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A Project of The Annenberg Public Policy Center

EMILY’s List/Women Vote!


Political leanings: Liberal

2020 total spending: $126.5 million

EMILY’s List is a political nonprofit that primarily backs Democratic women candidates who support a legal right to abortion. Women Vote!, its affiliated super PAC, uses media campaigns to encourage women to vote for EMILY’s List candidates.

EMILY’s List was organized in 1985 under the IRS tax code as a 527 political committee. Since then, EMILY’s List claims to have aided in the election of 26 senators, 150 representatives, 16 governors and nearly 1,100 state and local officials. In addition, it has raised over $600 million in donations since its founding, it says.

Ellen Malcolm is the founder, former president and current board of directors chair emerita for EMILY’s List. Alongside House Speaker Nancy Pelosi and 2016 Democratic presidential candidate Hillary Clinton, Malcolm is a recipient of Planned Parenthood Federation of America’s Margaret Sanger Award. Before creating EMILY’s List, Malcolm served as the press secretary for the National Women’s Political Caucus

In 2021, Laphonza Butler succeeded Stephanie Schriock as president of EMILY’s List. Before joining the committee, Butler was a partner at the political consulting firm SCRB Strategies, where she served as a senior adviser to Vice President Kamala Harris’ presidential campaign. She also previously worked as a senior adviser to Clinton’s 2016 presidential campaign in California.

The Women Vote! super PAC was established in 2010. It boasts distributing over 10 million mail pieces, airing 49 TV ads and publishing “hundreds” of digital ads during the 2020 election cycle.

As a super PAC, Women Vote! can raise and spend money in unlimited amounts. However, it cannot directly donate to any political candidates, and must disclose its donors. Emily’s List also can raise and spend unlimited amounts, but it can donate directly to candidates and bundle contributions by passing on checks from individuals who earmark their gifts for candidates the PAC endorses.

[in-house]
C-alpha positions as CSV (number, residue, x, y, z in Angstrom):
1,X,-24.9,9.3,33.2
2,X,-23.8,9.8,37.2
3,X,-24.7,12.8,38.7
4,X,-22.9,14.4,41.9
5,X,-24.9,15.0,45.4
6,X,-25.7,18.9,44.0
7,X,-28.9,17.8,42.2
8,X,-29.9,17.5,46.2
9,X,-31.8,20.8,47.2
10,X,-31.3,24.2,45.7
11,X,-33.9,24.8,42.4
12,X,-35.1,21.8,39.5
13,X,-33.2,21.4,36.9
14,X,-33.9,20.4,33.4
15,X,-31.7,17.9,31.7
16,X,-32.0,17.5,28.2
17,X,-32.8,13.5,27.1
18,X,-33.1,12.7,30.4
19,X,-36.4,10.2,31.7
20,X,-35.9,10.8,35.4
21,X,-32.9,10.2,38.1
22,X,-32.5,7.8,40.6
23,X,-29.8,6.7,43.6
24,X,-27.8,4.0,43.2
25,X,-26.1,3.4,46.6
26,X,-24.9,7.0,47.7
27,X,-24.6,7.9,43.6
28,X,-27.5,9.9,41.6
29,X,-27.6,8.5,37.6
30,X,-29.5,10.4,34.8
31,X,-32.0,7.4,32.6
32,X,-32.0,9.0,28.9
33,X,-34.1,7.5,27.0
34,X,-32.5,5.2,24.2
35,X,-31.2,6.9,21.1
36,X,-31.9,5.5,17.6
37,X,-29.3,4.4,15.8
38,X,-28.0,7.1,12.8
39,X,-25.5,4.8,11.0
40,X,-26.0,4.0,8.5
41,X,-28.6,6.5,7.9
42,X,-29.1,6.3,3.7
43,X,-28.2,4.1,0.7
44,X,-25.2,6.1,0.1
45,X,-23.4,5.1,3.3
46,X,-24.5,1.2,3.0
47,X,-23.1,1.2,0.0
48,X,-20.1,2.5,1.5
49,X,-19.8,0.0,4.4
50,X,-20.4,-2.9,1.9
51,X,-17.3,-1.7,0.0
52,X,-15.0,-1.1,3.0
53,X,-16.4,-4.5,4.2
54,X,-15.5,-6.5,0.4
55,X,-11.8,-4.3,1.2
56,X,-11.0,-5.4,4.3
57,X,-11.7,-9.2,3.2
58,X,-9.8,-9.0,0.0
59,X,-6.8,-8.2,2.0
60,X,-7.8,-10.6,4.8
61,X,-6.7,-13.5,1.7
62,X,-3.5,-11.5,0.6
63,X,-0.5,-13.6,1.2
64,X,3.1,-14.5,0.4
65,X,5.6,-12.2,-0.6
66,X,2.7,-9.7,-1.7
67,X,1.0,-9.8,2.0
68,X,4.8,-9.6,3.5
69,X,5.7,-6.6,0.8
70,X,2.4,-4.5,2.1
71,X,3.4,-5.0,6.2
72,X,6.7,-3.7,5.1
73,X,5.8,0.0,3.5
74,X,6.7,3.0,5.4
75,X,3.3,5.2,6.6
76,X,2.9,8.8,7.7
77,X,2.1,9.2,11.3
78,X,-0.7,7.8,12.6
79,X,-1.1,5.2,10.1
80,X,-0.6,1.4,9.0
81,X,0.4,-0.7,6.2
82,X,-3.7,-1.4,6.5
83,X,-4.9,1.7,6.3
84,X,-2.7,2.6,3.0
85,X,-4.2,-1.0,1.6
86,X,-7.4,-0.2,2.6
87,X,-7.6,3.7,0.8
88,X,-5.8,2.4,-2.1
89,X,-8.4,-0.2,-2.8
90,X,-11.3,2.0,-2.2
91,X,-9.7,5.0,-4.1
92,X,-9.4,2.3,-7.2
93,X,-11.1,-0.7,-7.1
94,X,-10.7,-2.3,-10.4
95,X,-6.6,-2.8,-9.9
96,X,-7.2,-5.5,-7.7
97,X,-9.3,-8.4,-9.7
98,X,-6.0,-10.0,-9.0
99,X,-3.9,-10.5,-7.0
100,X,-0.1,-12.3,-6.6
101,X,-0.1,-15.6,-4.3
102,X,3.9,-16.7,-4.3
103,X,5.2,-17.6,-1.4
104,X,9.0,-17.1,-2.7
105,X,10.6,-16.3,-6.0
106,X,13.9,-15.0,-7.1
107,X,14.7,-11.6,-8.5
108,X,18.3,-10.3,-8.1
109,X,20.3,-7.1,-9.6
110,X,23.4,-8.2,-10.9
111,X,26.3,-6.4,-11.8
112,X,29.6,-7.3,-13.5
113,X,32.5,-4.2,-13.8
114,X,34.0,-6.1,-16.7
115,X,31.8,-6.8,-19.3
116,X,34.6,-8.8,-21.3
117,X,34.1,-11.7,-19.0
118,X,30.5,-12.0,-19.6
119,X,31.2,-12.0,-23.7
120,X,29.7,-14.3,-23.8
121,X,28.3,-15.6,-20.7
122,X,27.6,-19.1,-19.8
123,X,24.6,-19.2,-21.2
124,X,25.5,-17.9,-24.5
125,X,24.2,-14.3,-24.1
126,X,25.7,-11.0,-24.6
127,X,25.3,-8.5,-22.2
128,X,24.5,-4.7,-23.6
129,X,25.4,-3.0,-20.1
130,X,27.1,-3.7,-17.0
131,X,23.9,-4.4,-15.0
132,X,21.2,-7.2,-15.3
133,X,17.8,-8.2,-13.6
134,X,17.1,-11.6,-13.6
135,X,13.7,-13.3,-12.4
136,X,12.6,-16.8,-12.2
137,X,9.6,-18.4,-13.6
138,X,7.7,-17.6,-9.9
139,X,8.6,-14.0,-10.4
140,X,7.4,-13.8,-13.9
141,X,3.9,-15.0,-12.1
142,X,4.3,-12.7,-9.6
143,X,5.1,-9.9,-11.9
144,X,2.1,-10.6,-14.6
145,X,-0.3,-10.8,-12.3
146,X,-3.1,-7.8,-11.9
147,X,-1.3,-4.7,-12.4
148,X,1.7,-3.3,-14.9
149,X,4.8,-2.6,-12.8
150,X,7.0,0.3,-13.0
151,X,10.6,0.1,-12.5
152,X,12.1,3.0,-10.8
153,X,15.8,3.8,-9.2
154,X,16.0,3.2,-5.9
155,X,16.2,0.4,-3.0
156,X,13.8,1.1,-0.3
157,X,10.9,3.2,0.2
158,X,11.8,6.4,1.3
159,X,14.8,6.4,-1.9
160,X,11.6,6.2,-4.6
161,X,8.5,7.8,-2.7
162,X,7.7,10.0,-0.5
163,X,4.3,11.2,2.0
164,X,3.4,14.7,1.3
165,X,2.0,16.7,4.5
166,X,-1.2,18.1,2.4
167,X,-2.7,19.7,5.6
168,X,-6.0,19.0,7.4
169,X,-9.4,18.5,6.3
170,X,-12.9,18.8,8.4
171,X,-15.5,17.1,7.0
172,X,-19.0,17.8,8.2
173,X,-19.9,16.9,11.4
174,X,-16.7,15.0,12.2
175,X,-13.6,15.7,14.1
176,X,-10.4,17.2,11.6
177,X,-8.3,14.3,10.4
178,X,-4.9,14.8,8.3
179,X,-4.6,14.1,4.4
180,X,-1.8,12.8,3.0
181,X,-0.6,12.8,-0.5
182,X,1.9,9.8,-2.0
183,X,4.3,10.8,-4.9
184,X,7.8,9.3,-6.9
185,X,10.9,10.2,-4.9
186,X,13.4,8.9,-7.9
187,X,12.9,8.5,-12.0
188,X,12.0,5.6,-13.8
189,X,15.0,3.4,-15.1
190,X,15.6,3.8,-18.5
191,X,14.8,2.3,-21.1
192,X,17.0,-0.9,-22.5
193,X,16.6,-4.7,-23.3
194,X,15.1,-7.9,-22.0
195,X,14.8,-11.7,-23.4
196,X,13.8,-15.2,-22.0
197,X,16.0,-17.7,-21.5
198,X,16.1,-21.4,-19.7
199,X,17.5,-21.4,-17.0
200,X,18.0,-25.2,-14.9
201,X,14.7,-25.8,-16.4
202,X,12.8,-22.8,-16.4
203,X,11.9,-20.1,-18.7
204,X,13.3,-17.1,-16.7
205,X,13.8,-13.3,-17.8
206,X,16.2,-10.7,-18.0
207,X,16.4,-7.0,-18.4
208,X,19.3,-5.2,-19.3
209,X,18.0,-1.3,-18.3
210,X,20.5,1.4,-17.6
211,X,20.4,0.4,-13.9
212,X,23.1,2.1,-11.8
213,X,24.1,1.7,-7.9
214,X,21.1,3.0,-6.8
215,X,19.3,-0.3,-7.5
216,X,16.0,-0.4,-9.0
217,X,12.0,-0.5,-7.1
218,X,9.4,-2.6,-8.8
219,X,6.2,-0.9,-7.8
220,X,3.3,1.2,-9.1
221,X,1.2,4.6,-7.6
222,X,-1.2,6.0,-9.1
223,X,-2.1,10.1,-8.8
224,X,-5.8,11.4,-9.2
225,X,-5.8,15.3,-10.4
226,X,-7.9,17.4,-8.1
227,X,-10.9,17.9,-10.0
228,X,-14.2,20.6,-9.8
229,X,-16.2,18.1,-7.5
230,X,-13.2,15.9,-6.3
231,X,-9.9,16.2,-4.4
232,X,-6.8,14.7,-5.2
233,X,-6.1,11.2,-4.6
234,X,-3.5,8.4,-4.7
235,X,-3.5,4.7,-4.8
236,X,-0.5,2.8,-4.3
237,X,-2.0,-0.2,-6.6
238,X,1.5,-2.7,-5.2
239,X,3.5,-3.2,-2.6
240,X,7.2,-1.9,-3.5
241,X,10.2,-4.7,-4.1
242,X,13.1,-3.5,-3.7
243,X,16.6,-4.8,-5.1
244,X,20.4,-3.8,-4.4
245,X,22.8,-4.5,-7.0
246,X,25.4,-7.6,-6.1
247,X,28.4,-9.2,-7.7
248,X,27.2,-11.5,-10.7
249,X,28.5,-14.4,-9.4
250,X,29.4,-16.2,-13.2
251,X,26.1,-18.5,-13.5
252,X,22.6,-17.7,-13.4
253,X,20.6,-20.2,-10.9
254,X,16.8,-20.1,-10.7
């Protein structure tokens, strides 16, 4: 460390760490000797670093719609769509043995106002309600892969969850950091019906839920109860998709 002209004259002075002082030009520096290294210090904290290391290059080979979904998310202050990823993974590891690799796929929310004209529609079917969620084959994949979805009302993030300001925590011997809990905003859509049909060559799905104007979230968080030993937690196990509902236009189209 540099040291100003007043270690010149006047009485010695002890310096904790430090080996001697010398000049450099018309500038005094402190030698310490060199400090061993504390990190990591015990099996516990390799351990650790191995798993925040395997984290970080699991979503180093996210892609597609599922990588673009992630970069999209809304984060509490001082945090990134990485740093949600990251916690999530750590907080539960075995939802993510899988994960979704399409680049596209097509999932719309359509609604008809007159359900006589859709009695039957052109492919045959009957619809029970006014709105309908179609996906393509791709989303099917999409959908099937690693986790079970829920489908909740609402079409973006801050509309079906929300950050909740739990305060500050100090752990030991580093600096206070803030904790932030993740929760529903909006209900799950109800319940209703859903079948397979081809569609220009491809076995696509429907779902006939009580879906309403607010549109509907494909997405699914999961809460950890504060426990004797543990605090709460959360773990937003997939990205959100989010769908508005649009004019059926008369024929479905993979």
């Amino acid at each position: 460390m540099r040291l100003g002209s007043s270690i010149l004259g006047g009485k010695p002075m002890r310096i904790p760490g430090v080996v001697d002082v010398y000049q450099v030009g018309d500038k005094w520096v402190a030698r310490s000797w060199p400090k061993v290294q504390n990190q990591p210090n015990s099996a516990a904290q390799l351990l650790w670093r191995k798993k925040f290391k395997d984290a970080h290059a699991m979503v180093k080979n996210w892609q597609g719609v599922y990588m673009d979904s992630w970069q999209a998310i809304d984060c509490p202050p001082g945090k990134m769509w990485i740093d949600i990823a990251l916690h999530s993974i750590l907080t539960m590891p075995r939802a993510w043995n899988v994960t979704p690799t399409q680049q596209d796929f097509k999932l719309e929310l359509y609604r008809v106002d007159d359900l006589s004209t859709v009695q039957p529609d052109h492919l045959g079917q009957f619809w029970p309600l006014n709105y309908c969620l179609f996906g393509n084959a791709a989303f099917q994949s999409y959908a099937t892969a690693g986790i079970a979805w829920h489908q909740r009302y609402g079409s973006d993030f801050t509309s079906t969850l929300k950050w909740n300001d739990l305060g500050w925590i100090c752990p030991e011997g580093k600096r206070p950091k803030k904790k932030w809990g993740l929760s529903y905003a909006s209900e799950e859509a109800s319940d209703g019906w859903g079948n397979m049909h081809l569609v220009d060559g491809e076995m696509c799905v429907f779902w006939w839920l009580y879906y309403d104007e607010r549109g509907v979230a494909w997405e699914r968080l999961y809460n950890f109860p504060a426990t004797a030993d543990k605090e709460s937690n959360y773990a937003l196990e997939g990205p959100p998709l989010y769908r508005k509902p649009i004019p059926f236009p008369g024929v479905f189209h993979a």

Women Vote! raised and spent around $47 million during the 2020 election cycle; over $23 million was spent on independent expenditures against Republicans, and another $11 million supported Democrats. Independent expenditures are political communications advocating for or against specific candidates.

Women Vote! spent almost $5.4 million to support the candidacy of President Joe Biden, the largest amount the super PAC spent to help elect a candidate. The largest amount the group spent opposing a Republican was over $4.3 million against incumbent Sen. Susan Collins, who faced Democratic challenger Sara Gideon in the Maine Senate race. Collins won the race.

In addition, it spent $3.9 million and $2.7 million to oppose Republican Sens. Joni Ernst of Iowa and Roger Marshall of Kansas, respectively. Both Republicans won their races.

In the same election cycle, EMILY’s List raised and spent around $80 million. It gave about $21.3 million to Women Vote! in 2020.

The super PAC’s top individual donor was Donald Sussman, chief investment officer and founder of hedge fund Paloma Partners Management Company, who gave $4.1 million in 2020. Michael Bloomberg and Thomas Secunda, co-founders of Bloomberg LP, gave $1 million and $500,000, respectively.

Sussman and Bloomberg have donated $105,000 and $600,000, respectively, to Women Vote! for the 2022 cycle. In total, the super PAC has raised $3.5 million and spent $2.7 million, as of Jan. 31.

Last year, Women Vote! spent almost $2 million on independent expenditures to support Karen Carter Peterson, a Democratic state senator from Louisiana, to the U.S. House seat vacated by former Rep. Cedric Richmond. Democrat Troy Carter defeated Peterson in a special runoff election on April 24, 2021.

As of Jan. 31, EMILY’s List has already spent $33 million in the 2022 election cycle, including contributions of more than $2 million to state and local candidates and about $2.8 million to federal candidates. 

In January, EMILY’s List announced that it would withdraw support from Democratic Arizona Sen. Kyrsten Sinema if she continued to block Senate Democrats’ attempts to change filibuster rules that would allow for the passage of pending voting rights legislation. The group is Sinema’s largest overall contributor, having spent nearly a half million dollars supporting her campaigns throughout her congressional career.

In an attempt to identify flippable districts and grow the Democratic majority in the House, EMILY’s List published its targets for the 2022 election in May 2021. The initial list included 27 incumbent House Republicans that EMILY’s List plans to target. 

FactCheck.org Undergraduate Fellow Cecelia Vieira contributed to this article.